40 Years of the Indian Civil Rights Act: Indigenous Women's Reflections
Kristen A. Carpenter, Matthew L.M. Fletcher, and Angela R. Riley
I approach this discussion by noting that Santa Clara Pueblo v. Martinez raises two critical oppositional principles: the collective political right versus the individual rights norm. Individual rights are the keystone in the Constitution of the United States. However, tribal rights for collective political entities are also affirmed in the Constitution in the provisions that establish relationships with the tribal nations. This political, nation-to-nation relationship was explicitly acknowledged and reaffirmed in Morton vs. Mancari. The most important right that tribal people claim for themselves is that as sovereigns. We have to remember that tribes were first sovereigns within the United States. And, as the noted scholar Charles Wilkinson reminds us, the tribal sovereigns were pre-constitutional, post-constitutional, and, in the international law context of indigenous law, extra-constitutional.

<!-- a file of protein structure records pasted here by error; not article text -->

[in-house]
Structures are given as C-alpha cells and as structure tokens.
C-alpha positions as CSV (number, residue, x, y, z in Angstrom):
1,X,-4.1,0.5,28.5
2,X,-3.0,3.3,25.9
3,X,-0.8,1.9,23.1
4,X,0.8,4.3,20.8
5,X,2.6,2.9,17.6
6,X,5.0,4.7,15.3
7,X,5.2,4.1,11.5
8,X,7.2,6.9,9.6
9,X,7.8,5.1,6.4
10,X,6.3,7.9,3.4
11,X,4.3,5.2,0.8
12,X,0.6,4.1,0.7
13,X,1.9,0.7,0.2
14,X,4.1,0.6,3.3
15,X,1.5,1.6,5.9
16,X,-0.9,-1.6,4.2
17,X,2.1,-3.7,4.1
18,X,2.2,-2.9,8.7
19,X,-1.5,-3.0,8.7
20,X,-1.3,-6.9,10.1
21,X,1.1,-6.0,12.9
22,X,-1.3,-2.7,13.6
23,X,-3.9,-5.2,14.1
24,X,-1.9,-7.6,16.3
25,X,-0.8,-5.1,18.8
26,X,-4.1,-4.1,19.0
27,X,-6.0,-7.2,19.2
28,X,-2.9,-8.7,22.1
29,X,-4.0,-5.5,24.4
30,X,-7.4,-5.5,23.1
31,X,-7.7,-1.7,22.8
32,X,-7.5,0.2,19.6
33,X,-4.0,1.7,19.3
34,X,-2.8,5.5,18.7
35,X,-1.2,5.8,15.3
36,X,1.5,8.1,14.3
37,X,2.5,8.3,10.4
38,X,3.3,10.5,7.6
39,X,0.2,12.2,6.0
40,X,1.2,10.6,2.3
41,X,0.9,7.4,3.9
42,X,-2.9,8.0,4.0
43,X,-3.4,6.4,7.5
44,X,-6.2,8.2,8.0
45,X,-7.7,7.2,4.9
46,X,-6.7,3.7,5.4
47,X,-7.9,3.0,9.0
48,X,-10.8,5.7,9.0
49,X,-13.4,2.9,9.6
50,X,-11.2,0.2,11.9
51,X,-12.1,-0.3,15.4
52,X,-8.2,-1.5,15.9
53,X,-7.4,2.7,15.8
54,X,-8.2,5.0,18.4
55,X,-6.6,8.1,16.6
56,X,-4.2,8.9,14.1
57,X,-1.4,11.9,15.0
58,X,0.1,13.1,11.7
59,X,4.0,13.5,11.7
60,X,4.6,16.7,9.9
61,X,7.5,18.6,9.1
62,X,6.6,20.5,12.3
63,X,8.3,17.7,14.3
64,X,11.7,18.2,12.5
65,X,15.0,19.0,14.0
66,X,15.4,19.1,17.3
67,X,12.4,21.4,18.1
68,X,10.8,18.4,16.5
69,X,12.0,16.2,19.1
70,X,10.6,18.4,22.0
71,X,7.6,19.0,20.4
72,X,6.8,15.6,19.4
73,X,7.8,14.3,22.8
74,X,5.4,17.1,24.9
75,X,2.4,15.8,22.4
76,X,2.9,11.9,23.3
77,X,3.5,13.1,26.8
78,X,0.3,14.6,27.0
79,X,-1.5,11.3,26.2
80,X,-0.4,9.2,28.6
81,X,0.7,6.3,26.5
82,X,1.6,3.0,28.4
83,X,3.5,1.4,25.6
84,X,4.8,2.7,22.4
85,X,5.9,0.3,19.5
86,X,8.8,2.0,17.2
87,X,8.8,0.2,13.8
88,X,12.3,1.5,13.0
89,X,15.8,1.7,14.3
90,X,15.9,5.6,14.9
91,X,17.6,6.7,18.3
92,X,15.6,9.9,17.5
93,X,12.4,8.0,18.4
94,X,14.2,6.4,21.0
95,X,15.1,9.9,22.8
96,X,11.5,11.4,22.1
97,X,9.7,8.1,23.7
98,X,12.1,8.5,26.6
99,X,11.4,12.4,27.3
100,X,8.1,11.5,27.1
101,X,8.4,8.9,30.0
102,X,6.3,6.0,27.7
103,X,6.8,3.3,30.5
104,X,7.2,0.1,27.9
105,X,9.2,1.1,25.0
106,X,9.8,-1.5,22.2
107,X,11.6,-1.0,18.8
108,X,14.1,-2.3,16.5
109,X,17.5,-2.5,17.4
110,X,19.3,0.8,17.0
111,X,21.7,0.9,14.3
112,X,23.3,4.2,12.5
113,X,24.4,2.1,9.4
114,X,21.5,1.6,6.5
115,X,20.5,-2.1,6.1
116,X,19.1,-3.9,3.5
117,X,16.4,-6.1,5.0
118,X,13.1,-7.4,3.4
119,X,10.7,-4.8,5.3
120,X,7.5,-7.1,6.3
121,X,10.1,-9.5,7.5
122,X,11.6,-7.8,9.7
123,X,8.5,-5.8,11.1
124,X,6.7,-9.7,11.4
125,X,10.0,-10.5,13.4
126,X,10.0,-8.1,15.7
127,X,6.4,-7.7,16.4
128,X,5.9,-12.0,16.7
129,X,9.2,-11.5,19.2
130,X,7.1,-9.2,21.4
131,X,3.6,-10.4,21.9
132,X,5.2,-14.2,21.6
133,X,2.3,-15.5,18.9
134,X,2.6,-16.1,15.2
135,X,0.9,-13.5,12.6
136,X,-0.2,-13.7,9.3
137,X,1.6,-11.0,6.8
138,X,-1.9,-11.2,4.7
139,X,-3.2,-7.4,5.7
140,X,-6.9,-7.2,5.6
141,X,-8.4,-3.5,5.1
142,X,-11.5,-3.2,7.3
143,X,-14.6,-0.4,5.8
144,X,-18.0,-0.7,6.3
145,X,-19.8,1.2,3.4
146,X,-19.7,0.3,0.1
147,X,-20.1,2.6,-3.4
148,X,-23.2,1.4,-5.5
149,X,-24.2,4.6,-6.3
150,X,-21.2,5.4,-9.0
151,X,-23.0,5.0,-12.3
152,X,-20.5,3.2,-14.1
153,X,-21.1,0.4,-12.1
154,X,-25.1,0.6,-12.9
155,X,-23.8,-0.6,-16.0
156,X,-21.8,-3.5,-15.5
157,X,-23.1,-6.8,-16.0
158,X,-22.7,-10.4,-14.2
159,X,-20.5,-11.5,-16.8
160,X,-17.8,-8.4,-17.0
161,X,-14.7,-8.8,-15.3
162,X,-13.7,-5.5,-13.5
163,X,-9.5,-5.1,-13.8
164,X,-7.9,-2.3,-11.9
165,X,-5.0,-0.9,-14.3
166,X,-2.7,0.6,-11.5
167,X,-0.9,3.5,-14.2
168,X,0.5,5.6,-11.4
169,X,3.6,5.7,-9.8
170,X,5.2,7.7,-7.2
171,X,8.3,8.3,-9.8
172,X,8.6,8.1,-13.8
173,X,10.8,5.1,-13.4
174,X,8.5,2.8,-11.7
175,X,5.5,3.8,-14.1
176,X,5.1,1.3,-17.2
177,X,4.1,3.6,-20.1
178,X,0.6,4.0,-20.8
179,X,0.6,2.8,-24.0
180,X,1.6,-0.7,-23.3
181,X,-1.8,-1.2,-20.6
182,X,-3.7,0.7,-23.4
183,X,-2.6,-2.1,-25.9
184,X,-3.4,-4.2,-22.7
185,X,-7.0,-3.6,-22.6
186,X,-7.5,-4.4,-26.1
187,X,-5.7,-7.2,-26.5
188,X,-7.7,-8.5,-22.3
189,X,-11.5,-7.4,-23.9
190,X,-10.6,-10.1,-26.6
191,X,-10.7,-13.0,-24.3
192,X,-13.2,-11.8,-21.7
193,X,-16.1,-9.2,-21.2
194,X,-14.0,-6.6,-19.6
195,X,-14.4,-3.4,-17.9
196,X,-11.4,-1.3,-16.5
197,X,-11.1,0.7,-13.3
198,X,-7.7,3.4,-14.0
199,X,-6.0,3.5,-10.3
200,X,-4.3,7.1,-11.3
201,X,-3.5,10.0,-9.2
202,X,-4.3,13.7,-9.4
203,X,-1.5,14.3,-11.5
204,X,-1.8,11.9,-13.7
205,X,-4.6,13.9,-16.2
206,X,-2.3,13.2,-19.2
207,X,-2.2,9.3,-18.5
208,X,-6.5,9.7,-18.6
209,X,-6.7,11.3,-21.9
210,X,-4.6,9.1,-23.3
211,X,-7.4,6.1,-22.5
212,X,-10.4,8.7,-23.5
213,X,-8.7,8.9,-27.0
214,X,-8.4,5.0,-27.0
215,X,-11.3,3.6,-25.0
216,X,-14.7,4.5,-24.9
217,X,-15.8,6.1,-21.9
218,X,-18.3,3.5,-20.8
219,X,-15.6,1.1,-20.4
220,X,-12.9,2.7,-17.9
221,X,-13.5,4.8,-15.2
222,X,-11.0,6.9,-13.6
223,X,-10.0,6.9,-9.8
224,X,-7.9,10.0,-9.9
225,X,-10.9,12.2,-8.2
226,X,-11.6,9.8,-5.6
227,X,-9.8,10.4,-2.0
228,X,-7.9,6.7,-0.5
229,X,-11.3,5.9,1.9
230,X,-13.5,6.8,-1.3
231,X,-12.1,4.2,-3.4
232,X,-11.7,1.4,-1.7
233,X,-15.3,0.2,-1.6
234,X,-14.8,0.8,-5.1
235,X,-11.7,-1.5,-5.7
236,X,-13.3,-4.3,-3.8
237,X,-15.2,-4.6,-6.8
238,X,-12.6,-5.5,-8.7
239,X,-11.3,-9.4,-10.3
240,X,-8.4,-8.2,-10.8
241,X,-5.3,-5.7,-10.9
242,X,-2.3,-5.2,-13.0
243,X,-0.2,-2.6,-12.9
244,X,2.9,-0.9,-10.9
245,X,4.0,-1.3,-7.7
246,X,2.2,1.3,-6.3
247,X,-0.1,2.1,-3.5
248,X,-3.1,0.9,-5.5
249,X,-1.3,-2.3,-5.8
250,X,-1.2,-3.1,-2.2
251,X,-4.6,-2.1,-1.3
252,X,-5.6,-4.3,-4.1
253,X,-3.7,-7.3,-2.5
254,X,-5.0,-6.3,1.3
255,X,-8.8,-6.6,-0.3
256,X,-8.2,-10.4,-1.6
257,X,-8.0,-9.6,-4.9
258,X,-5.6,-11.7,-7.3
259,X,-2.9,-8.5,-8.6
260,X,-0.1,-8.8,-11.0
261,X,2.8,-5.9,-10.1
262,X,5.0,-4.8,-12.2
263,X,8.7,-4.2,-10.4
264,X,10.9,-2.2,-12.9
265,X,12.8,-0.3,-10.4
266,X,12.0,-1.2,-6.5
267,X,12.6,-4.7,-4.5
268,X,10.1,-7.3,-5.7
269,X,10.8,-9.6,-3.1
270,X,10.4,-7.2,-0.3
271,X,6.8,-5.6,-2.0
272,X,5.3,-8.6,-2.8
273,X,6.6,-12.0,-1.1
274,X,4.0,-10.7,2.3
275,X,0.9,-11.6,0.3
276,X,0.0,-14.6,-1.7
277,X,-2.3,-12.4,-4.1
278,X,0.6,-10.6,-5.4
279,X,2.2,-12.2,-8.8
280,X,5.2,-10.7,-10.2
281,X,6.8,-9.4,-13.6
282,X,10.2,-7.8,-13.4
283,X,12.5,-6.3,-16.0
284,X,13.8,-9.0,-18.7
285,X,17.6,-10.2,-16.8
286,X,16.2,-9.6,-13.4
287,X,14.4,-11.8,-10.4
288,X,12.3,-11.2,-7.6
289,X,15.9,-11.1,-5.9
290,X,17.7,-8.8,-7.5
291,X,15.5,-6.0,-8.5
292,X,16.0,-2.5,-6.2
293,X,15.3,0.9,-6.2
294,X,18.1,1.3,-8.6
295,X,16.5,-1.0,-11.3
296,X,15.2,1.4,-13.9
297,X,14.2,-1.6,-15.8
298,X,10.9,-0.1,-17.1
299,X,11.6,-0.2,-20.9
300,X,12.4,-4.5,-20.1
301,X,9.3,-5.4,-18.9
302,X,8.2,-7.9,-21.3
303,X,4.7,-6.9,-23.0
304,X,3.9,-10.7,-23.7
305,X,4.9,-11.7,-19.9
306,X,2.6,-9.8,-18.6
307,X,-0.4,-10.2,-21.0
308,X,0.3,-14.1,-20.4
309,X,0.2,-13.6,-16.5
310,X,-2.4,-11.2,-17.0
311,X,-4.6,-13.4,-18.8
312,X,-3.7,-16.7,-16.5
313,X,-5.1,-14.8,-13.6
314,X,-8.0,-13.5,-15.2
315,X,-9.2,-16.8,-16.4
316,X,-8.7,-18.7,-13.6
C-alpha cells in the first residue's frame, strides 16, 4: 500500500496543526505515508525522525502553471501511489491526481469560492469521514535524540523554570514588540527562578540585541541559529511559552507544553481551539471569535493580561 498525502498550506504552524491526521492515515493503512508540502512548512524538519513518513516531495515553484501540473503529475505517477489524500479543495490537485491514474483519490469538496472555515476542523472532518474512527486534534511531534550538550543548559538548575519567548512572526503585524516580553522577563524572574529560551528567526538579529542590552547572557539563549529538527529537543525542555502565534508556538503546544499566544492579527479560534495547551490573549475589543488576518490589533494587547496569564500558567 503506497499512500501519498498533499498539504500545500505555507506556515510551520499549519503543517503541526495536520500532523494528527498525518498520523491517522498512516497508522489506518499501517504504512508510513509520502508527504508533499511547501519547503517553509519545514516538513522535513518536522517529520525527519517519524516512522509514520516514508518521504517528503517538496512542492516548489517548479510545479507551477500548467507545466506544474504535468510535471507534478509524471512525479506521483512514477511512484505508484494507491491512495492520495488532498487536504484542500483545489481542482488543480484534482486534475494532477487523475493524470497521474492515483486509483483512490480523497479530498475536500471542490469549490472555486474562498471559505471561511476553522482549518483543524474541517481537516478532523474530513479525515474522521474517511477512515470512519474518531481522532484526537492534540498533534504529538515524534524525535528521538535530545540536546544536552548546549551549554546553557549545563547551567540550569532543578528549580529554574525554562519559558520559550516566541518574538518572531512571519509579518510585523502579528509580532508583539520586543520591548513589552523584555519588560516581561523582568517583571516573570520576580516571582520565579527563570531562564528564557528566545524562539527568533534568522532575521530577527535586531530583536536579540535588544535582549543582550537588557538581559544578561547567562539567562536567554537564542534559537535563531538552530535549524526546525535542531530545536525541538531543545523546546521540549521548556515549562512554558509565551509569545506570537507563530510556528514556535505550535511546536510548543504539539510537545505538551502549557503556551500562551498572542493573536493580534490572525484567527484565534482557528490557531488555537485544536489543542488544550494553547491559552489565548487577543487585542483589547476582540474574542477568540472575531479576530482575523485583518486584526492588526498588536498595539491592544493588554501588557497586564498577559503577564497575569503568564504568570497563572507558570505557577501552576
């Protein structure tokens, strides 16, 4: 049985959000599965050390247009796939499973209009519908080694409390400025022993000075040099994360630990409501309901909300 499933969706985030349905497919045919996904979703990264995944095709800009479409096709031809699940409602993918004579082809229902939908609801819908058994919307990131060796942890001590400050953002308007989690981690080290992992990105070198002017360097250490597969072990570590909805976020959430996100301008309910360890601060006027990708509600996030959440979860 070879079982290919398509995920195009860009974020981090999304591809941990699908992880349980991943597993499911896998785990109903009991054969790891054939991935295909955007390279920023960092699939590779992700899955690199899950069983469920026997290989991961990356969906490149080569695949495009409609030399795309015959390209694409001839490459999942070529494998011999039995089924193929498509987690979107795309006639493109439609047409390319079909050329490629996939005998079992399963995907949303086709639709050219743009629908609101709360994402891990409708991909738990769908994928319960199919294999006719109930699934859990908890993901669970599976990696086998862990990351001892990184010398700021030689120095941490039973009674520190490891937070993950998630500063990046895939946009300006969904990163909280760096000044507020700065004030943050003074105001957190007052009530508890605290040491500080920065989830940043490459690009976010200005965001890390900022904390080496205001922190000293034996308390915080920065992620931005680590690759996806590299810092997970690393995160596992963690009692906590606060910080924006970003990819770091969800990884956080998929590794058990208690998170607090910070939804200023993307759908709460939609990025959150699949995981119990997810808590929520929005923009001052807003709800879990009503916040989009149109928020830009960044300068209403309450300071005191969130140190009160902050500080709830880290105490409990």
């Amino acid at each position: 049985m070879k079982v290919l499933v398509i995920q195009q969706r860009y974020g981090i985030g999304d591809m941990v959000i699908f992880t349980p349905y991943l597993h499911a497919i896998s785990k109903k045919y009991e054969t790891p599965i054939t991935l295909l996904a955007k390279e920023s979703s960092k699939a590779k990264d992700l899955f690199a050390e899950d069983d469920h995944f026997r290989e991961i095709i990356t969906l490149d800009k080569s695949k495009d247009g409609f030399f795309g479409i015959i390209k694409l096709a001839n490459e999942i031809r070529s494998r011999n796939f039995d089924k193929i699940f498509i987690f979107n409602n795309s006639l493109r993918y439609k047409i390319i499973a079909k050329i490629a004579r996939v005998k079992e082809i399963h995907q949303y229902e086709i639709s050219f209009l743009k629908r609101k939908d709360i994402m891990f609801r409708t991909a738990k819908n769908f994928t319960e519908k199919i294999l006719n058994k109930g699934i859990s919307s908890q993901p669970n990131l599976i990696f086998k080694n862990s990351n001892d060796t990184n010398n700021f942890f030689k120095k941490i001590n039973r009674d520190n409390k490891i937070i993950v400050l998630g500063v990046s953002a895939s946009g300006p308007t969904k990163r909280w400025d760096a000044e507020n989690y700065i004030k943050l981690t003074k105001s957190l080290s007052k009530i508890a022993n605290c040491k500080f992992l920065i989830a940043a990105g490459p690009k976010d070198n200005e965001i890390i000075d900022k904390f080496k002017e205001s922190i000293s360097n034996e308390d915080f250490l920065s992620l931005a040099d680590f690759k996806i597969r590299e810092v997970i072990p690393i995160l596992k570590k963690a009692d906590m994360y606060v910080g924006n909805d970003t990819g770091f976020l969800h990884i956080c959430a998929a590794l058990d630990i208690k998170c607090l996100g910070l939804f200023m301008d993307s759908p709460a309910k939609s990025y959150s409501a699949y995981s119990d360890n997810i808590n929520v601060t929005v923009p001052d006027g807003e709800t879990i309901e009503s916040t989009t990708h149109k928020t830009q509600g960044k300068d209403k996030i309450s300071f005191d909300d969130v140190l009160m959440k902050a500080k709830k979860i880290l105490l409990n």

UCLA American Indian Studies Center
Valencia-Weber, Gloria. "40 Years of the Indian Civil Rights Act: Indigenous Women's Reflections." The Indian Civil Rights Act at Forty (2012): 39-51. http://digitalrepository.unm.edu/law_facbookdisplay/30